The International Day Against Homophobia, Transphobia and Biphobia (IDAHOTB) is an important occasion to recognize people who are forced to flee a specific kind of persecution and discrimination.
Persecution from countries, as well as socio-economic exclusion fueled by stigma, discrimination, armed conflict, natural disasters, and climate change force many persons of diverse sexual orientation and gender identity to flee their homes in search of a safe environment, where they can live authentically and fully exercise their rights.
In too many countries it is still illegal to engage in same-sex relationships. In some, doing so is punishable by death. There are countries which have adopted laws that discriminate against LGBTIQ+ people. Confronted with this, many have no choice, but to flee. “Yet, even while trying to find safety, LGBTIQ+ people often continue to face risks, including violence or sexual abuse,” said by UN High Commissioner for Refugees Filippo Grandi.
The structural vulnerabilities that LGBTIQ+ people face, are intensified by their situation as migrants, asylum seekers, refugees, or internally displaced persons.
“Among 84 million people who are currently forcibly displaced worldwide, LGBTIQ+ people are particularly vulnerable and marginalized. Fleeing persecution and socio-economic exclusion, they often reside in countries that do not provide strong human rights protections or actively discriminate based on sexual orientation and gender identity,” said in the joint statement.
LGBTIQ+ people who are internally displaced in countries that criminalize consensual same-sex relations and/or diverse gender identities are rarely systematically acknowledged and addressed by institutions that support internally displaced persons. Many LGBTIQ+ people in forced displacement who cross an international border arrive in countries where they encounter similar or higher risks of violence.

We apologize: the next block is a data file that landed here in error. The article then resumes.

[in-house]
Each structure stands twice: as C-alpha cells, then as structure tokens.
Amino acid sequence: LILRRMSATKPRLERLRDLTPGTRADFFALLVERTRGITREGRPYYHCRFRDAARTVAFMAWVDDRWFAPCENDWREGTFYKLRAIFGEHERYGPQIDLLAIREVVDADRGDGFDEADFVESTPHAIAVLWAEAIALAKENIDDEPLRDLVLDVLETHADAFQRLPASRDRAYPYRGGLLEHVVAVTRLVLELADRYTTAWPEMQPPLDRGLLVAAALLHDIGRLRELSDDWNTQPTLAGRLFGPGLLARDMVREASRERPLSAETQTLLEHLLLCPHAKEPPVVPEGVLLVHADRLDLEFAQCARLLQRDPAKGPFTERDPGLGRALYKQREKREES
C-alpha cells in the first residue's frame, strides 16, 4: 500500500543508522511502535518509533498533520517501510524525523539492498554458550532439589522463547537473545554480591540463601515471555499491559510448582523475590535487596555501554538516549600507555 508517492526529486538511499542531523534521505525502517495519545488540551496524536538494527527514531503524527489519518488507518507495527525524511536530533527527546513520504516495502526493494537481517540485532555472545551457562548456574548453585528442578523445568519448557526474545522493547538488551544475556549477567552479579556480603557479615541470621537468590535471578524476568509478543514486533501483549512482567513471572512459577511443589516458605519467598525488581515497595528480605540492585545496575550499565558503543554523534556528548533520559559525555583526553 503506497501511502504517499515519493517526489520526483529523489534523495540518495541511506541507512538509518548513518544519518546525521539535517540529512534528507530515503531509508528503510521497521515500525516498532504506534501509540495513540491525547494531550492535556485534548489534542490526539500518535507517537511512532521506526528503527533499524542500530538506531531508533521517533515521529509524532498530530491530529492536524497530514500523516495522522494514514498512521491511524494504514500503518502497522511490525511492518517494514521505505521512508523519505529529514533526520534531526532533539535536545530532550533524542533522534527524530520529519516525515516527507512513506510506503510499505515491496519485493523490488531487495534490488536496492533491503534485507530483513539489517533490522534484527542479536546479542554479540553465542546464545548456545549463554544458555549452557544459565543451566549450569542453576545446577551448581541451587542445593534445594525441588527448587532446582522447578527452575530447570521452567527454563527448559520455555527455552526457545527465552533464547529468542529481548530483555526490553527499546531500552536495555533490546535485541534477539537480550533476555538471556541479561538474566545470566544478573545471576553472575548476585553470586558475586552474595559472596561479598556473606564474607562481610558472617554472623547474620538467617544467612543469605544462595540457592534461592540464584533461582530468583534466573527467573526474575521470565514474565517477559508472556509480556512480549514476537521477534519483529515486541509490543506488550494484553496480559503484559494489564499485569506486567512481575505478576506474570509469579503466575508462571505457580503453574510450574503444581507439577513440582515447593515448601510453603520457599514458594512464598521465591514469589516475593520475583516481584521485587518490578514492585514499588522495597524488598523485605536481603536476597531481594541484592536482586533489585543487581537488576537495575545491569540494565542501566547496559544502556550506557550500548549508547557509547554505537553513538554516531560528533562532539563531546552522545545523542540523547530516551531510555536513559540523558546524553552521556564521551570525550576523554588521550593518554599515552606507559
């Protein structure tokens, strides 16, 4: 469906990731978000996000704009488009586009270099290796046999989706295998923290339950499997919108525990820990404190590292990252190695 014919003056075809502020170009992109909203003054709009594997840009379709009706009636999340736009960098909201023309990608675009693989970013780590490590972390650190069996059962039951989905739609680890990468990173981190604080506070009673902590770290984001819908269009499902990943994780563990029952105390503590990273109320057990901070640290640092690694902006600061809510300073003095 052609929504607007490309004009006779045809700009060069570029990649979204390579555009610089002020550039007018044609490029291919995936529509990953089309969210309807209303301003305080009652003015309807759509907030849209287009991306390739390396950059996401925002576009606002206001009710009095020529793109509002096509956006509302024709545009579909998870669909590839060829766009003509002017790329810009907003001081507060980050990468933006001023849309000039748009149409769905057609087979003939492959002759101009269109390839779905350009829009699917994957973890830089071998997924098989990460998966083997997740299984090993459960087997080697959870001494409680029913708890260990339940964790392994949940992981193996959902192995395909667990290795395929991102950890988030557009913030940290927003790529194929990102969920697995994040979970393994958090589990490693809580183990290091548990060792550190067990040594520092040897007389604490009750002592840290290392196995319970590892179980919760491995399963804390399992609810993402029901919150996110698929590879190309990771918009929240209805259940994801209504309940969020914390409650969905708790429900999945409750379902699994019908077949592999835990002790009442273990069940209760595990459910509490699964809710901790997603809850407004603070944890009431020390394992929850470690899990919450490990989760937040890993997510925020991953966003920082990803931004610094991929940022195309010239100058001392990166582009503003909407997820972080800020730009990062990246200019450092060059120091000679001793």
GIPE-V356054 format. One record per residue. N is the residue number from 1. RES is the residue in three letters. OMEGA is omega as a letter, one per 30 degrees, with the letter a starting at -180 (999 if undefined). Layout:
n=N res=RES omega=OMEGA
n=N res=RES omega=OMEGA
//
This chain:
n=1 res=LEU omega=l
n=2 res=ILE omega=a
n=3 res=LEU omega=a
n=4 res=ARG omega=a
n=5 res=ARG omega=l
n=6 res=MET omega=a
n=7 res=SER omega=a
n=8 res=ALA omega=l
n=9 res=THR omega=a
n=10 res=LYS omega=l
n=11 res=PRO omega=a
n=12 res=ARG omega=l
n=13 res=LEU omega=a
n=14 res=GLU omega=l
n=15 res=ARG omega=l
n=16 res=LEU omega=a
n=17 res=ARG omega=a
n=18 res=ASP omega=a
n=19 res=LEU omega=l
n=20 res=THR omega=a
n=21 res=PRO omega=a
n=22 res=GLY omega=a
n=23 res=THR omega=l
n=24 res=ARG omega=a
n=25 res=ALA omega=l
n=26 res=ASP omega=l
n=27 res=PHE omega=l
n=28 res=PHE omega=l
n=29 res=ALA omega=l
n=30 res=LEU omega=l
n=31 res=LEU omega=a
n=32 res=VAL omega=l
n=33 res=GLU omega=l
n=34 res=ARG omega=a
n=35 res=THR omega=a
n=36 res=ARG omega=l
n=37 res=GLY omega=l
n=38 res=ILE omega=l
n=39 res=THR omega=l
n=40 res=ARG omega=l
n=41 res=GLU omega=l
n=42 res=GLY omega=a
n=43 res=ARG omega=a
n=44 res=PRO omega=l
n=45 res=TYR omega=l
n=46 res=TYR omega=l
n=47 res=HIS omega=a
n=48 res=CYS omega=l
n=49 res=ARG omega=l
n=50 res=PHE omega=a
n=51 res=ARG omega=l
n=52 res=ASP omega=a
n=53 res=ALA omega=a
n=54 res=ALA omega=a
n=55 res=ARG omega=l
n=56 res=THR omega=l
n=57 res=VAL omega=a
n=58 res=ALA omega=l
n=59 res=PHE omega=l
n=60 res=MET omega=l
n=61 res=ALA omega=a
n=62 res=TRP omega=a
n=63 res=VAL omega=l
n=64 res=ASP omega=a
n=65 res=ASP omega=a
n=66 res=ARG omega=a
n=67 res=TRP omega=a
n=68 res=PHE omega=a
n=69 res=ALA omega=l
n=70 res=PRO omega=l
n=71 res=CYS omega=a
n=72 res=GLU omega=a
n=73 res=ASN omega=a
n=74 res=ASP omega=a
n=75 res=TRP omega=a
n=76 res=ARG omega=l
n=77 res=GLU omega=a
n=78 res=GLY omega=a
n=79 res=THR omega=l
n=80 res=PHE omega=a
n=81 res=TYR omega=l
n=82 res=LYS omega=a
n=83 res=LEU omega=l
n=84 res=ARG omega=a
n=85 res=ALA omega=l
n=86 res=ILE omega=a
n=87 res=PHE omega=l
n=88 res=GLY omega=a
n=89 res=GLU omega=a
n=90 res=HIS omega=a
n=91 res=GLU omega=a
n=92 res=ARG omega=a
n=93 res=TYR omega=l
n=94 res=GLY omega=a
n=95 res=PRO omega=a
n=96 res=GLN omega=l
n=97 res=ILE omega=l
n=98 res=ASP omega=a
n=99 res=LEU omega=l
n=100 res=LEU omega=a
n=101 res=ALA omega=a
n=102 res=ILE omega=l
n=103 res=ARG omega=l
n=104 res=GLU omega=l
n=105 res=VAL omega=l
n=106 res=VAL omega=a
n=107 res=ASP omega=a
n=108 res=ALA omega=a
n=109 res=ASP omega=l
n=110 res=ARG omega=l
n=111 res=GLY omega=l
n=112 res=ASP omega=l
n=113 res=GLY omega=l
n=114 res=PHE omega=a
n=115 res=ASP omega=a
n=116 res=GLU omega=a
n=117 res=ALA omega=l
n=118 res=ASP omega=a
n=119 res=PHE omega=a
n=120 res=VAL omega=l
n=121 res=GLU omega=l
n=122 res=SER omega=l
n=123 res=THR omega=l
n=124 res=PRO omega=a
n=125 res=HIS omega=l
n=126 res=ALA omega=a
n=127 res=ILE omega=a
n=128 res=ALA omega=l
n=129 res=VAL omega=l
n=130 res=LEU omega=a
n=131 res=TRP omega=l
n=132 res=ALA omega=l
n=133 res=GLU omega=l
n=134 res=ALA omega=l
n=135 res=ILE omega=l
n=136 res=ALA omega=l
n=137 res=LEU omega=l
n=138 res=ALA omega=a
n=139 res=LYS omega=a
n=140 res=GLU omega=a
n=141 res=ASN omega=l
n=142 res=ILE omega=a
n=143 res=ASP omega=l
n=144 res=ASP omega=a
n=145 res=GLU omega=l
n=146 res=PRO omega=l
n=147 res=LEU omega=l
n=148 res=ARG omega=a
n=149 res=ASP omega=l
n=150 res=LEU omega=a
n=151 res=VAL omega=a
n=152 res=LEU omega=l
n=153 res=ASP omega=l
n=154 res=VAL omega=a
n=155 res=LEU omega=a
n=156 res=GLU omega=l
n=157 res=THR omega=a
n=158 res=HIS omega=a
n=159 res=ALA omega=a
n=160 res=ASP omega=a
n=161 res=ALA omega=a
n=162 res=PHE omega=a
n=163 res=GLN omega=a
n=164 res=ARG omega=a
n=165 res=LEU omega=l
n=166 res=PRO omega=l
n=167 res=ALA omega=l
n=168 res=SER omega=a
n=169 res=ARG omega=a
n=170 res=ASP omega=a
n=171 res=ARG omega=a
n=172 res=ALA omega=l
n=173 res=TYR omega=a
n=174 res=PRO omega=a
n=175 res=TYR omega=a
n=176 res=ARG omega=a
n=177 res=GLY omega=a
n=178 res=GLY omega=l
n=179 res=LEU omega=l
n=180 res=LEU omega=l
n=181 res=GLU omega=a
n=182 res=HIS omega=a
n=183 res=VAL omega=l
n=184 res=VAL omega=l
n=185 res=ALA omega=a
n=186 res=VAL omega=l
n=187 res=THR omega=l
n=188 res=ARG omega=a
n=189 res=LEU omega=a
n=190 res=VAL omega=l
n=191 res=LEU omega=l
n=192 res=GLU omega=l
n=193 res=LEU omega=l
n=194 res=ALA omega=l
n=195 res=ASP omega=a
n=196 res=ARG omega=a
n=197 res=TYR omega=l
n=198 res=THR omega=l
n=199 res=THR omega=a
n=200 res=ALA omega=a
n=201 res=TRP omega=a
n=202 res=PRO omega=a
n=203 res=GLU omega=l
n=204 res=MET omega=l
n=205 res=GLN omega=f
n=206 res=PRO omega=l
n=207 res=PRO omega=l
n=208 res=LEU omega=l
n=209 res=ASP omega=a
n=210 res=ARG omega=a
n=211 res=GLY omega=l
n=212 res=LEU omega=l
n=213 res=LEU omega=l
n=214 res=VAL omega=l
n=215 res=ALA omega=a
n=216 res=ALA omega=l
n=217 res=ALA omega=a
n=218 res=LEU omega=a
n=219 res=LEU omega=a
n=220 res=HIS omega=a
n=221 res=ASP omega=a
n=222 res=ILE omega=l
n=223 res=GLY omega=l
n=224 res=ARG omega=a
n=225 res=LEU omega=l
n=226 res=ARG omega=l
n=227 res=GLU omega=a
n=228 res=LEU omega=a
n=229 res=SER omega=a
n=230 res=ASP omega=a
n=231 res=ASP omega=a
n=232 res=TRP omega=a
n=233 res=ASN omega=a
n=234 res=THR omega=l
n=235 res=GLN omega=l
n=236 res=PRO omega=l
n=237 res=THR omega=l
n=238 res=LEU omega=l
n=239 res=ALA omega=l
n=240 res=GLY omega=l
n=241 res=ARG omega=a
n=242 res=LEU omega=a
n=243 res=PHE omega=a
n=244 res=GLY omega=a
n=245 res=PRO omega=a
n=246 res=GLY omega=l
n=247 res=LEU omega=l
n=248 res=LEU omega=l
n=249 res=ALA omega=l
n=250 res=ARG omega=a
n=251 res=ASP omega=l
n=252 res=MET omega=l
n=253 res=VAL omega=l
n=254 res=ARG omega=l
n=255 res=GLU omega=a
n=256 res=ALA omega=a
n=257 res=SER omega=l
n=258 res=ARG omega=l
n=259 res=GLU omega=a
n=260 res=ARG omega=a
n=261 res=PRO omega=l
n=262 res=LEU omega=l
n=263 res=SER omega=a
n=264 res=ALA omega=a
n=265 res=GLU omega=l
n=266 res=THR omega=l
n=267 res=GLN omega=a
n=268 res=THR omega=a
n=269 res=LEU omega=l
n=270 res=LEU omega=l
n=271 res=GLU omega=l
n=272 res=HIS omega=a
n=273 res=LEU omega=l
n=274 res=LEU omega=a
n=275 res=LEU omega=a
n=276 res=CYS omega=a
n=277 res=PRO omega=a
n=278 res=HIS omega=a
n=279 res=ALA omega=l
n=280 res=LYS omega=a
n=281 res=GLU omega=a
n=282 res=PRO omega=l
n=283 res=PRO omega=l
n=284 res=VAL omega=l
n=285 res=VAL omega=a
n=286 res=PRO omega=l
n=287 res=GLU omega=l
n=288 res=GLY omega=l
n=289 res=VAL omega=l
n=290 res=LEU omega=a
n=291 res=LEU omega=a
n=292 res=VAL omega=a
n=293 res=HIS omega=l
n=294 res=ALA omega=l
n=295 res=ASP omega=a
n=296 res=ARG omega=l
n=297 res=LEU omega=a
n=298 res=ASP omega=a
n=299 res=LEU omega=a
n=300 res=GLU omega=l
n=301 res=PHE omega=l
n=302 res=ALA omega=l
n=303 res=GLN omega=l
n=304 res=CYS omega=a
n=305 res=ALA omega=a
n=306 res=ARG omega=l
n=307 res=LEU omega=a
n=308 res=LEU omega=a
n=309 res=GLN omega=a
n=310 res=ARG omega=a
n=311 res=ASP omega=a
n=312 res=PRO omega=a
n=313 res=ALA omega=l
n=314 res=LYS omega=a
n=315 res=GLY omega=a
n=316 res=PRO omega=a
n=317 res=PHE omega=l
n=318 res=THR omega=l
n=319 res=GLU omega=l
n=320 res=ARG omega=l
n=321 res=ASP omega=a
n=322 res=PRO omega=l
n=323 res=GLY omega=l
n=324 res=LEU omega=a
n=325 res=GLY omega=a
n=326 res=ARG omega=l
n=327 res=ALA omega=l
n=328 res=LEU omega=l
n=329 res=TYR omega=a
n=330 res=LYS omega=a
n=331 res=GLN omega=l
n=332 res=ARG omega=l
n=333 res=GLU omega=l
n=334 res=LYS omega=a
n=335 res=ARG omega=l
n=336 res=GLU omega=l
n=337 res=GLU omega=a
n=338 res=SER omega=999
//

“With the number of forcibly displaced persons continuing to rise, States, businesses, and humanitarian and civil society organizations must invest in developing human rights-based policies and programs that take into full account the intersectional dimensions of forced displacement and sexual orientation and gender identity, aiming for stronger collaboration and coordination for the protection of displaced LGBTIQ+ individuals.”
Discrimination and exclusion because of sexual orientation and gender identity globally still persist. Russia’s aggression against Ukraine has put the spotlight on LGBTIQ+ persons trying to flee the war since Russia is notoriously unwelcoming to them with its “Gay Propaganda” law.
But, Russia is far from the only one country that discriminates against LGBTIQ+ persons. Many countries in Africa and in the Middle East are unwelcoming or even actively discriminating against them, and more needs to be done to offer support, protection and safe spaces.
“Equality, respect for dignity and respect for diversity are at the heart of our Union. Everyone should be free to be who they are and love whom they choose without fear”, said the High Representative on behalf of the European Union in a recent declaration.
The United Nations Development Programme (UNDP), a United Nations organisation tasked with helping countries eliminate poverty and achieve sustainable economic growth and human development, announced today their theme for the International Day Against Homophobia, Transphobia and Biphobia 2022: “Our Bodies, Our Lives, Our Rights”.
The theme is not only a call for social acceptance, but also a demand for public policies and programmes that are inclusive of the rights and needs of LGBTIQ+ people.
Overall, key organizations and institutions have addressed their support for the LGBTIQ+ people, especially for those that are currently forcibly displaced worldwide. Many countries still have in place discriminatory laws that criminalize, consensual same-sex relationships, leaving LGBTIQ+ people open to risk of arrest, extortion, violence, stigma and discrimination. There is an urgency to change, and stop this globally.
Editor’s Note: The opinions expressed here by Impakter.com columnists are their own, not those of Impakter.com — In the Featured Photo: The rainbow flag is a symbol of lesbian, gay, bisexual, transgender (LGBT) and queer pride and LGBT social movements. Featured Photo Credit: 2022 Global Alliance for Behavioral Health and Social Justice.